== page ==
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originally posted by: starswift
I was claiming something? not at all ; )
originally posted by: Xterrain
NO. Here in Texas, there is a place where there is a human footprint in the SAME mud strata that dinosaur footprints are in. My school went there when I was in 6th grade on a field trip and I remember asking the property owner if it was a person's footprint: She said yes, but said it had to have been made after the dinosaurs and left me with little else.
I've been back to the location once after that, but never took a picture. I'll swing out there next time I visit my folks and will try and get a picture of it. It's very clearly what it is, it's the same size a normal adult foot, etc. No joke. I'm 30 now, but the rock hasn't changed in Texas for like 100M years, as far as I know. ;-)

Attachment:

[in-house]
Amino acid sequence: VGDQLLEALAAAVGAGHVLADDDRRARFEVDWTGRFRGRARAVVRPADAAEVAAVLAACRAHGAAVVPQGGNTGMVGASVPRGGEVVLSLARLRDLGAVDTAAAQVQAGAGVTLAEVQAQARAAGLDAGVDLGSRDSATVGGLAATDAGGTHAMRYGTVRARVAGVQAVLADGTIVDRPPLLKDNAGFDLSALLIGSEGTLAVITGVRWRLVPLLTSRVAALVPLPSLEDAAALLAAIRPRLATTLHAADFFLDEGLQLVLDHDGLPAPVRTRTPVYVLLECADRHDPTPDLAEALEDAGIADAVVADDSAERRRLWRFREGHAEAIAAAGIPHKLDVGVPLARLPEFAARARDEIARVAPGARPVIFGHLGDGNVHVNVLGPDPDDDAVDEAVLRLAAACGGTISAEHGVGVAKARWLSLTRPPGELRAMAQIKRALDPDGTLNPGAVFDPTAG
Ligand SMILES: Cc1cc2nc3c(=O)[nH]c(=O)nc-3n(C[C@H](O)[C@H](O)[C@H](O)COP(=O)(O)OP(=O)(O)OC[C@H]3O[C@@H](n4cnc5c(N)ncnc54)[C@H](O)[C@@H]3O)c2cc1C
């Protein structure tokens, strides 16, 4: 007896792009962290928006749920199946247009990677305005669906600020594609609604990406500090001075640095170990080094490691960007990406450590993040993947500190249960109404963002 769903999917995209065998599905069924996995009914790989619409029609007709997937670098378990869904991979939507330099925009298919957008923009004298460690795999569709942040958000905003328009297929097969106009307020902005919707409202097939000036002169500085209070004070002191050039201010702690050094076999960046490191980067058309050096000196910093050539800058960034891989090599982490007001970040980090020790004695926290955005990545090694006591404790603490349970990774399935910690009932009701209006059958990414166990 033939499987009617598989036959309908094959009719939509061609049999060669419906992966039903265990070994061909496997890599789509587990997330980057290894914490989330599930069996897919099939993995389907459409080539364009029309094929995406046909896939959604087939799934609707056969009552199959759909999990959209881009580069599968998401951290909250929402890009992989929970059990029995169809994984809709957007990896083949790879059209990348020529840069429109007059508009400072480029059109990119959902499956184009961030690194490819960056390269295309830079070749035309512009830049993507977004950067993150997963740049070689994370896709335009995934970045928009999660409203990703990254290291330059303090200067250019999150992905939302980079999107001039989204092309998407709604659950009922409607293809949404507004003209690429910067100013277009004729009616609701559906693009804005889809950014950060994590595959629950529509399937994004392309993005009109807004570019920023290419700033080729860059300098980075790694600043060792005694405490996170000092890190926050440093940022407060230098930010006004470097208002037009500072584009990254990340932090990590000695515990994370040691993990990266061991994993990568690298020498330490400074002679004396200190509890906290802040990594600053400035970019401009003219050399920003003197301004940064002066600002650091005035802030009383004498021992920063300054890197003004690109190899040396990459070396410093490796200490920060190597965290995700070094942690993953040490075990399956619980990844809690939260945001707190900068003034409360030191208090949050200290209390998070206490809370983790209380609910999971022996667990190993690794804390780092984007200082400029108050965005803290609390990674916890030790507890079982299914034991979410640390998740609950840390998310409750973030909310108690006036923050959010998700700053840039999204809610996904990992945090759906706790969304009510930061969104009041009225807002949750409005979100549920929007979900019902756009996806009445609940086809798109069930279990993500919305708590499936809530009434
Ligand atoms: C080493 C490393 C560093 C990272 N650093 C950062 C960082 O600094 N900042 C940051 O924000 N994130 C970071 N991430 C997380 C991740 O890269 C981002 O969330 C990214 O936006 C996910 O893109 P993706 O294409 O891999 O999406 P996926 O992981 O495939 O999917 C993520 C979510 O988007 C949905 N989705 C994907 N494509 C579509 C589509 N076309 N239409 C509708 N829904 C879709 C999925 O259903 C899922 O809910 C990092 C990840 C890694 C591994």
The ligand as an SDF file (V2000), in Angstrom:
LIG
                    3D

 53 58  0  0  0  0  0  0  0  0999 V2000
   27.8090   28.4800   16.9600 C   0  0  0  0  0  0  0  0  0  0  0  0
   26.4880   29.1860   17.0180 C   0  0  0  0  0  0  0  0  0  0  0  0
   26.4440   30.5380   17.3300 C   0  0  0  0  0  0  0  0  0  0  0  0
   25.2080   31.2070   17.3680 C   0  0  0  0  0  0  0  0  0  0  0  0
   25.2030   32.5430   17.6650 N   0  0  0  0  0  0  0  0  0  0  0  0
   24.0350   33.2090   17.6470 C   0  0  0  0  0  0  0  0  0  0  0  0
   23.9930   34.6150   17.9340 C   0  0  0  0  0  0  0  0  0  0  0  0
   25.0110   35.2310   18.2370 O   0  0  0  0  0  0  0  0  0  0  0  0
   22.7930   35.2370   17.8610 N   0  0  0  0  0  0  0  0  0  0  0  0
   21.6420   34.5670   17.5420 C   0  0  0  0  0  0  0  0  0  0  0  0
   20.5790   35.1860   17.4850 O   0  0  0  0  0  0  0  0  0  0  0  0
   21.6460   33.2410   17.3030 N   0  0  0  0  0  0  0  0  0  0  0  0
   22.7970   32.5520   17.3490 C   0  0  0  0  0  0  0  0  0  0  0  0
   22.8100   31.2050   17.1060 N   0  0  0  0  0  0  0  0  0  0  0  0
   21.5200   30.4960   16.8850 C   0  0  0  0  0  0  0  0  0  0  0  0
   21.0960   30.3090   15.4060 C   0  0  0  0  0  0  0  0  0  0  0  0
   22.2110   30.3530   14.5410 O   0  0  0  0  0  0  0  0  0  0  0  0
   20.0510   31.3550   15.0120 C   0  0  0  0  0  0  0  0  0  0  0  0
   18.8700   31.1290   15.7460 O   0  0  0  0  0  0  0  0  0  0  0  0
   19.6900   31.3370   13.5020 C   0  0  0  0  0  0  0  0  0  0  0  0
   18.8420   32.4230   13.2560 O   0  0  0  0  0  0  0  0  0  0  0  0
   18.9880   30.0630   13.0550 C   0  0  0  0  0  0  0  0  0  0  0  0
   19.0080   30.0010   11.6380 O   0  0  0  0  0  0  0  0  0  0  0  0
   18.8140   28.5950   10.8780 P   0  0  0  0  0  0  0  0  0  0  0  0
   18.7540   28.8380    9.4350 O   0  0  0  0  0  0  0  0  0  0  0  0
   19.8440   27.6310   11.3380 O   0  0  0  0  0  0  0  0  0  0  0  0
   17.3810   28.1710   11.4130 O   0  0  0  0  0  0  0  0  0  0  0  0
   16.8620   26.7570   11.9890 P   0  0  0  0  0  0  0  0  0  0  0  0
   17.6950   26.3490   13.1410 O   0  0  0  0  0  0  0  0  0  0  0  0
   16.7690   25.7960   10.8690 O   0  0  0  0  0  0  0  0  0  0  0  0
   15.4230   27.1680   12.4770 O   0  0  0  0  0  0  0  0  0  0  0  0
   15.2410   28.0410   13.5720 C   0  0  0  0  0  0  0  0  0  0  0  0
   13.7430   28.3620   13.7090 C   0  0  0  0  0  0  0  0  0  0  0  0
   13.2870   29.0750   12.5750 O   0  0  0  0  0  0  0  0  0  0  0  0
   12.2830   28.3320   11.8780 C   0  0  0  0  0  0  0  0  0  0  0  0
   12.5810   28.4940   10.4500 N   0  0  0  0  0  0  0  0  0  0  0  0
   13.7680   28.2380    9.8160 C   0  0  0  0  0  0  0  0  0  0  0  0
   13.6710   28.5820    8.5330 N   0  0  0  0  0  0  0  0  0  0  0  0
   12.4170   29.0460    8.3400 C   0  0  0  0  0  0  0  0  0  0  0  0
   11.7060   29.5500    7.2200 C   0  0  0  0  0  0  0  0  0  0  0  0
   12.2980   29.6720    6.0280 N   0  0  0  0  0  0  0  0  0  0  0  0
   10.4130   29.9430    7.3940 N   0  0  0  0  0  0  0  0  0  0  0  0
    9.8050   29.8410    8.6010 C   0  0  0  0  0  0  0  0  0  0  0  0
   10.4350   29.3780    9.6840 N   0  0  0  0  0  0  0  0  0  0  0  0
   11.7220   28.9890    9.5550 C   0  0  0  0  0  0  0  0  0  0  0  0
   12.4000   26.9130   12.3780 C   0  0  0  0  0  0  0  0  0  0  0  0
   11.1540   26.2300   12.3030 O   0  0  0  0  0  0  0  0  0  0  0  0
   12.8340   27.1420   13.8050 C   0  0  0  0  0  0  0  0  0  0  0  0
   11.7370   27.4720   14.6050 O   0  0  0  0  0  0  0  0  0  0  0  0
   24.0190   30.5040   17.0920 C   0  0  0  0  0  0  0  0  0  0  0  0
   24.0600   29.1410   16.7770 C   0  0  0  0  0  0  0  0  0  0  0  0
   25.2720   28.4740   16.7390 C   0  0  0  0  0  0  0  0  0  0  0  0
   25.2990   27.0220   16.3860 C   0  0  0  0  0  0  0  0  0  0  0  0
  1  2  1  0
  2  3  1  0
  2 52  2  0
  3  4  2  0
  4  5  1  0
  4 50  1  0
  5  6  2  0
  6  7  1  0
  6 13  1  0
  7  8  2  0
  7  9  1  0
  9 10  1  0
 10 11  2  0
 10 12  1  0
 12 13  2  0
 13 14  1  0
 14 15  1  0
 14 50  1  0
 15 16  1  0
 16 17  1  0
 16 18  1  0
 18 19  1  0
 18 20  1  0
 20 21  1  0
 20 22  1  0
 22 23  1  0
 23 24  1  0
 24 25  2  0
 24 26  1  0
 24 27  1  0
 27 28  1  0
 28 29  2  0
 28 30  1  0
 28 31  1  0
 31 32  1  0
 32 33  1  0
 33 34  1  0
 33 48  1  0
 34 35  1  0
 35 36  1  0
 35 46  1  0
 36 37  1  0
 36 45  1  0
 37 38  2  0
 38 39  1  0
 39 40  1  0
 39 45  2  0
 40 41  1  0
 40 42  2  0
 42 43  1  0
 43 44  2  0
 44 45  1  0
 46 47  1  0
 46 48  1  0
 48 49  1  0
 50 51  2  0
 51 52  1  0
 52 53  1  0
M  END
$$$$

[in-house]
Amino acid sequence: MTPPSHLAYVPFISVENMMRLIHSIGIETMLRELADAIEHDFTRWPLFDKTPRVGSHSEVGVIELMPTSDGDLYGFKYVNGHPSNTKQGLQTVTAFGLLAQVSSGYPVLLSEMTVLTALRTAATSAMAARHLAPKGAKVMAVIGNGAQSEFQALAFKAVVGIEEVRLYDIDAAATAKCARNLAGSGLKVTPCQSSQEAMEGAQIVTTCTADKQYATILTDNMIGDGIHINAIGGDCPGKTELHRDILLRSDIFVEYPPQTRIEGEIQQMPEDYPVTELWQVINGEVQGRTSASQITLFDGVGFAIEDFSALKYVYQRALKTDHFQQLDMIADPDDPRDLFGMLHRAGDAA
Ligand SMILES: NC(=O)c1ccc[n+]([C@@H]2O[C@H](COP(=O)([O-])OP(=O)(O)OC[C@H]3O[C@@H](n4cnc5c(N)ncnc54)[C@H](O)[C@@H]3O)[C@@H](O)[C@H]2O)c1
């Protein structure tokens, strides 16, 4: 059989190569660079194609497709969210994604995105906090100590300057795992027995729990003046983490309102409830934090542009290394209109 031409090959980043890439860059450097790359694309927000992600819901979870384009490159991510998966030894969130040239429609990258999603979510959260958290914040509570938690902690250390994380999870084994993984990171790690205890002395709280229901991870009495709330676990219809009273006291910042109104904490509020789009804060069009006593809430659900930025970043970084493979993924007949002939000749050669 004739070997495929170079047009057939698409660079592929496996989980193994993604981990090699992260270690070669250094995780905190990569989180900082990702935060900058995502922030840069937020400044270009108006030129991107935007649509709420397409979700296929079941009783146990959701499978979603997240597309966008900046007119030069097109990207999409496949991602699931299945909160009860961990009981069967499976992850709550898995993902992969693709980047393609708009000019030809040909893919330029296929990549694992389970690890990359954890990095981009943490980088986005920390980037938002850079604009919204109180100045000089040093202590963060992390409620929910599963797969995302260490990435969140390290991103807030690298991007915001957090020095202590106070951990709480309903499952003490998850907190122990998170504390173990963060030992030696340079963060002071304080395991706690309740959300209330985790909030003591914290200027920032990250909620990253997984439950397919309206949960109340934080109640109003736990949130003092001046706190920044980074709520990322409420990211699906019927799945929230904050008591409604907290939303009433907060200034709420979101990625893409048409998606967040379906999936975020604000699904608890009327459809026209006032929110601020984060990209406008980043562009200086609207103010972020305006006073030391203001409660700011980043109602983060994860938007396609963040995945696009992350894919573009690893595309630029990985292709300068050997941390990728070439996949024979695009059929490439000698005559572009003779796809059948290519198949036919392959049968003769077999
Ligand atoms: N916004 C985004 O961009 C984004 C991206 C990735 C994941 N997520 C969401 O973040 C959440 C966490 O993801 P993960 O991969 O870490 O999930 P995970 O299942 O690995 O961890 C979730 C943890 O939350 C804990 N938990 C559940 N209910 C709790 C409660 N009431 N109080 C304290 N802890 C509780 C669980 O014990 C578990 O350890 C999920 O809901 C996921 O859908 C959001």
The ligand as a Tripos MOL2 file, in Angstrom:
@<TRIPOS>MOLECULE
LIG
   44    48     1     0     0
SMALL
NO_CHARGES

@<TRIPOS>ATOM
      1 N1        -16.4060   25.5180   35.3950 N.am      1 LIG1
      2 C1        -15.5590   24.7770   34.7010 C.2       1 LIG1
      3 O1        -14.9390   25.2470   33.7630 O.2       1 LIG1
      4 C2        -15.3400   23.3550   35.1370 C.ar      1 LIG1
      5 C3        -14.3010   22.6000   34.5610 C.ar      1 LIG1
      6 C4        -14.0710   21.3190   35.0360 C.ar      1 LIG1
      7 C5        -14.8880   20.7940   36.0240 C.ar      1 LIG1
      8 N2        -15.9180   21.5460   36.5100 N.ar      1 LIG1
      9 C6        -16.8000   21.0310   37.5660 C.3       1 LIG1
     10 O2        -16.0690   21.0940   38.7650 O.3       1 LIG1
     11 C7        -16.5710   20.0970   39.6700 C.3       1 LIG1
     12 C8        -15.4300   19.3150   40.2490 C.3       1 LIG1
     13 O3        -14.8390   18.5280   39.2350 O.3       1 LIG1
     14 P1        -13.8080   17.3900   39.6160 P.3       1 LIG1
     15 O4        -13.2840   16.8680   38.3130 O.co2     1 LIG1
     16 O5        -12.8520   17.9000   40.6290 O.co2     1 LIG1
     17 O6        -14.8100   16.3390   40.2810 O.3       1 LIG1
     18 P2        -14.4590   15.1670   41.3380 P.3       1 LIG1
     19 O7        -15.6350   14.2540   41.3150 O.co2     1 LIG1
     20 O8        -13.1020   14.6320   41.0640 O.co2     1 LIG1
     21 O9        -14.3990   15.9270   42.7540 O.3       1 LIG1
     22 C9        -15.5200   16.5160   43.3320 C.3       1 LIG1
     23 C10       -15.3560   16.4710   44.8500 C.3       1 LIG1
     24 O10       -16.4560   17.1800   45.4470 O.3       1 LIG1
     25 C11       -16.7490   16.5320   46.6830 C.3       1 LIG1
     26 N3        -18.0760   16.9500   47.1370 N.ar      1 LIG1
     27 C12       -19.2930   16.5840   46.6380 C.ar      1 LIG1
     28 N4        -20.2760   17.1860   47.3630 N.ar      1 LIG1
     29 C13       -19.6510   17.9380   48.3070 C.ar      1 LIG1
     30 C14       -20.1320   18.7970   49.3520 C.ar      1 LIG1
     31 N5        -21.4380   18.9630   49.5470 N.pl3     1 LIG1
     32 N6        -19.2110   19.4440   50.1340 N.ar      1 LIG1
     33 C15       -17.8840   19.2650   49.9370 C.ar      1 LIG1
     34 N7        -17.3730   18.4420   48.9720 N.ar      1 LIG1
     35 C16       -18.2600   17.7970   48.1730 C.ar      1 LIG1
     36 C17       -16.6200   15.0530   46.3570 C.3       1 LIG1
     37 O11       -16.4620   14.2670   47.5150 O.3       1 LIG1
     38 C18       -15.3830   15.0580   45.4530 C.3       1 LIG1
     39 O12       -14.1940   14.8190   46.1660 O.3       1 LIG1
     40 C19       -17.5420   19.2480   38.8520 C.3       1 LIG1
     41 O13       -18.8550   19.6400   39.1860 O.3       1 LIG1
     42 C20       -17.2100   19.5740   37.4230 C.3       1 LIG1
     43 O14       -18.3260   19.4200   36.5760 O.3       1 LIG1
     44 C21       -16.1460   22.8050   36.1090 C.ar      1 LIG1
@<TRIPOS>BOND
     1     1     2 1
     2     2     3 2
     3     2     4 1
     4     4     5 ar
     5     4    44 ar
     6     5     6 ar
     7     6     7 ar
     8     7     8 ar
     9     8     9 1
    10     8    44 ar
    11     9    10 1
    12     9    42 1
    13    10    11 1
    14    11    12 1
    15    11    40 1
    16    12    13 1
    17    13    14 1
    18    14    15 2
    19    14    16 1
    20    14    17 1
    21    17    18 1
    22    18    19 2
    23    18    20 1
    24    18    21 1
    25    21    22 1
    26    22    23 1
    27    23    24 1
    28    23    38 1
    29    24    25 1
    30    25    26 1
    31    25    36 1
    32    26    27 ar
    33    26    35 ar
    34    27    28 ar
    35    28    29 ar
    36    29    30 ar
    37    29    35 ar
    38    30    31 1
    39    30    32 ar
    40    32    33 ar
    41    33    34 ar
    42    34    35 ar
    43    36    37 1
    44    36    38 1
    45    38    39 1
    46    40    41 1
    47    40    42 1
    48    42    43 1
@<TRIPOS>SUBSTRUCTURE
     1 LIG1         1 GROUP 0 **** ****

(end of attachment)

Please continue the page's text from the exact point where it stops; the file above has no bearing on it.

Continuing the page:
The first of the prints was found last year, filled with black sand and traces of charcoal, a sample of which was radiocarbon-dated to 13,200 years ago.
“If I can duplicate these results, this will be the oldest known archaeological site on the west coast of Canada,” said Dr. Duncan McLaren of the University of Victoria, in an interview.
Though the newly found prints were unexpected, such ancient evidence of human activity is not unheard of on Calvert Island.
McLaren and his colleagues, including Dr. Daryl Fedje of the University of Victoria, made the find while exploring near the site of an ancient coastal village believed to be at least 10,000 years old.
The impressions are in a gray clay,” McLaren said of the prints.
“It must have been soon after they were imprinted that they were filled with black sand, which is also charcoal-rich.
“We are not certain if this sand and charcoal was blown or washed over the prints.”